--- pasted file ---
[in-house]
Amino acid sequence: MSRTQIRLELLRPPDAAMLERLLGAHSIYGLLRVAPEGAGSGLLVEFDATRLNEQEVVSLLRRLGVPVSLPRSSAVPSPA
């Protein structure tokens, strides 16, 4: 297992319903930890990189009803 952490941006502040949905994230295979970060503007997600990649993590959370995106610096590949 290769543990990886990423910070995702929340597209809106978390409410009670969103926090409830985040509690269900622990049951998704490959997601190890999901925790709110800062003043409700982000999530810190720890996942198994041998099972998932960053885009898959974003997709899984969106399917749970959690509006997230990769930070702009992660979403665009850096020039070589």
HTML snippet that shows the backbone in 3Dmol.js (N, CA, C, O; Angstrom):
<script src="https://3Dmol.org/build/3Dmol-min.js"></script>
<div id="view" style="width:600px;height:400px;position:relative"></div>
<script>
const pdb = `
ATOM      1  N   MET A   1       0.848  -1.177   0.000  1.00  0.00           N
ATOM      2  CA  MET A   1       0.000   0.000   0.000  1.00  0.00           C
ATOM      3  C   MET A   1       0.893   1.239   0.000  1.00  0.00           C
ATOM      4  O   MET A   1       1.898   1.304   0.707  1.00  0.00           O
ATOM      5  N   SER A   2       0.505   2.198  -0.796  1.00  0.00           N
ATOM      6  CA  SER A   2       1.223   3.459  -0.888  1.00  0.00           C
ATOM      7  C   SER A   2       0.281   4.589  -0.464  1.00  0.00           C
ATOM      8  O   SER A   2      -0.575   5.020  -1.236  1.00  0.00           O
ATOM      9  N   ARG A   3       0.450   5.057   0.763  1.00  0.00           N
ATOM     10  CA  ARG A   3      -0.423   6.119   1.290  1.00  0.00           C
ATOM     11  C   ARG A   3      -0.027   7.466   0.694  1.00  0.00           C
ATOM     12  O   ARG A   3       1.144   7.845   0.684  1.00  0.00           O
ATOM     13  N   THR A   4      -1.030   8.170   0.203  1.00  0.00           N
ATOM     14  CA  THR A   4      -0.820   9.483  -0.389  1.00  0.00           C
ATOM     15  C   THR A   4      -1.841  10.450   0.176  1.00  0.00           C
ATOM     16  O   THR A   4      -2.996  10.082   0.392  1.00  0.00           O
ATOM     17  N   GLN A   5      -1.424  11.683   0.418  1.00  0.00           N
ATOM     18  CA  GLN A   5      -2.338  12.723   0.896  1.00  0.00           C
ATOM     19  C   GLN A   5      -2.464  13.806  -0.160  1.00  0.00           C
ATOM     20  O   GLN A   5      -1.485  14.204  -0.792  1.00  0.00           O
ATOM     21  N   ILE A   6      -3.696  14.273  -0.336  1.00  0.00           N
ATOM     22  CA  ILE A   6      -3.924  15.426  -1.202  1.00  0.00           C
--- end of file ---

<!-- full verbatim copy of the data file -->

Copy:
[in-house]
Amino acid sequence: MSRTQIRLELLRPPDAAMLERLLGAHSIYGLLRVAPEGAGSGLLVEFDATRLNEQEVVSLLRRLGVPVSLPRSSAVPSPA
């Protein structure tokens, strides 16, 4: 297992319903930890990189009803 952490941006502040949905994230295979970060503007997600990649993590959370995106610096590949 290769543990990886990423910070995702929340597209809106978390409410009670969103926090409830985040509690269900622990049951998704490959997601190890999901925790709110800062003043409700982000999530810190720890996942198994041998099972998932960053885009898959974003997709899984969106399917749970959690509006997230990769930070702009992660979403665009850096020039070589």
HTML snippet that shows the backbone in 3Dmol.js (N, CA, C, O; Angstrom):
<script src="https://3Dmol.org/build/3Dmol-min.js"></script>
<div id="view" style="width:600px;height:400px;position:relative"></div>
<script>
const pdb = `
ATOM      1  N   MET A   1       0.848  -1.177   0.000  1.00  0.00           N
ATOM      2  CA  MET A   1       0.000   0.000   0.000  1.00  0.00           C
ATOM      3  C   MET A   1       0.893   1.239   0.000  1.00  0.00           C
ATOM      4  O   MET A   1       1.898   1.304   0.707  1.00  0.00           O
ATOM      5  N   SER A   2       0.505   2.198  -0.796  1.00  0.00           N
ATOM      6  CA  SER A   2       1.223   3.459  -0.888  1.00  0.00           C
ATOM      7  C   SER A   2       0.281   4.589  -0.464  1.00  0.00           C
ATOM      8  O   SER A   2      -0.575   5.020  -1.236  1.00  0.00           O
ATOM      9  N   ARG A   3       0.450   5.057   0.763  1.00  0.00           N
ATOM     10  CA  ARG A   3      -0.423   6.119   1.290  1.00  0.00           C
ATOM     11  C   ARG A   3      -0.027   7.466   0.694  1.00  0.00           C
ATOM     12  O   ARG A   3       1.144   7.845   0.684  1.00  0.00           O
ATOM     13  N   THR A   4      -1.030   8.170   0.203  1.00  0.00           N
ATOM     14  CA  THR A   4      -0.820   9.483  -0.389  1.00  0.00           C
ATOM     15  C   THR A   4      -1.841  10.450   0.176  1.00  0.00           C
ATOM     16  O   THR A   4      -2.996  10.082   0.392  1.00  0.00           O
ATOM     17  N   GLN A   5      -1.424  11.683   0.418  1.00  0.00           N
ATOM     18  CA  GLN A   5      -2.338  12.723   0.896  1.00  0.00           C
ATOM     19  C   GLN A   5      -2.464  13.806  -0.160  1.00  0.00           C
ATOM     20  O   GLN A   5      -1.485  14.204  -0.792  1.00  0.00           O
ATOM     21  N   ILE A   6      -3.696  14.273  -0.336  1.00  0.00           N
ATOM     22  CA  ILE A   6      -3.924  15.426  -1.202  1.00  0.00           C